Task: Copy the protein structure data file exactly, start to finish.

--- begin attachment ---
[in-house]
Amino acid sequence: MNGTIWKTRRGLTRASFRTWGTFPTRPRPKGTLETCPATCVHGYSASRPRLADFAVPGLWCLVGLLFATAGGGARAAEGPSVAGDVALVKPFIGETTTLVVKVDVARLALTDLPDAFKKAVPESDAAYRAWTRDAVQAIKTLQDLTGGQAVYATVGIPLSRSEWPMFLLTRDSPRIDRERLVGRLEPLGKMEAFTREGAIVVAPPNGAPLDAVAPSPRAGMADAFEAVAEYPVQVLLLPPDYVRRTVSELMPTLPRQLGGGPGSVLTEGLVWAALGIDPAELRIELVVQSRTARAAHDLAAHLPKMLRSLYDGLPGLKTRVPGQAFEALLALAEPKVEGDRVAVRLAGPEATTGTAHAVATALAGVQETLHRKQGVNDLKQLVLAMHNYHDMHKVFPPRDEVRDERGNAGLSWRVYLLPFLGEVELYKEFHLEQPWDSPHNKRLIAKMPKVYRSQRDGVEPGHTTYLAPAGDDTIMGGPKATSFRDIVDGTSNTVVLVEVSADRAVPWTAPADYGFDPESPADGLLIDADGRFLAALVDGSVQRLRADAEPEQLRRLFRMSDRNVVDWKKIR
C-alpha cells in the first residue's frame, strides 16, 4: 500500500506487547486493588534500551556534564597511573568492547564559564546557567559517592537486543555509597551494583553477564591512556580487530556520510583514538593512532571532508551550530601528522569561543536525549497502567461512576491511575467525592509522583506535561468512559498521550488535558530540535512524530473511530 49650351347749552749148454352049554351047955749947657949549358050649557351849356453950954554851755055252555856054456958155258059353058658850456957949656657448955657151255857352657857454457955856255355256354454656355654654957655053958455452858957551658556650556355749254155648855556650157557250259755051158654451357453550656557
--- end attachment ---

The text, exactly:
[in-house]
Amino acid sequence: MNGTIWKTRRGLTRASFRTWGTFPTRPRPKGTLETCPATCVHGYSASRPRLADFAVPGLWCLVGLLFATAGGGARAAEGPSVAGDVALVKPFIGETTTLVVKVDVARLALTDLPDAFKKAVPESDAAYRAWTRDAVQAIKTLQDLTGGQAVYATVGIPLSRSEWPMFLLTRDSPRIDRERLVGRLEPLGKMEAFTREGAIVVAPPNGAPLDAVAPSPRAGMADAFEAVAEYPVQVLLLPPDYVRRTVSELMPTLPRQLGGGPGSVLTEGLVWAALGIDPAELRIELVVQSRTARAAHDLAAHLPKMLRSLYDGLPGLKTRVPGQAFEALLALAEPKVEGDRVAVRLAGPEATTGTAHAVATALAGVQETLHRKQGVNDLKQLVLAMHNYHDMHKVFPPRDEVRDERGNAGLSWRVYLLPFLGEVELYKEFHLEQPWDSPHNKRLIAKMPKVYRSQRDGVEPGHTTYLAPAGDDTIMGGPKATSFRDIVDGTSNTVVLVEVSADRAVPWTAPADYGFDPESPADGLLIDADGRFLAALVDGSVQRLRADAEPEQLRRLFRMSDRNVVDWKKIR
C-alpha cells in the first residue's frame, strides 16, 4: 500500500506487547486493588534500551556534564597511573568492547564559564546557567559517592537486543555509597551494583553477564591512556580487530556520510583514538593512532571532508551550530601528522569561543536525549497502567461512576491511575467525592509522583506535561468512559498521550488535558530540535512524530473511530 49650351347749552749148454352049554351047955749947657949549358050649557351849356453950954554851755055252555856054456958155258059353058658850456957949656657448955657151255857352657857454457955856255355256354454656355654654957655053958455452858957551658556650556355749254155648855556650157557250259755051158654451357453550656557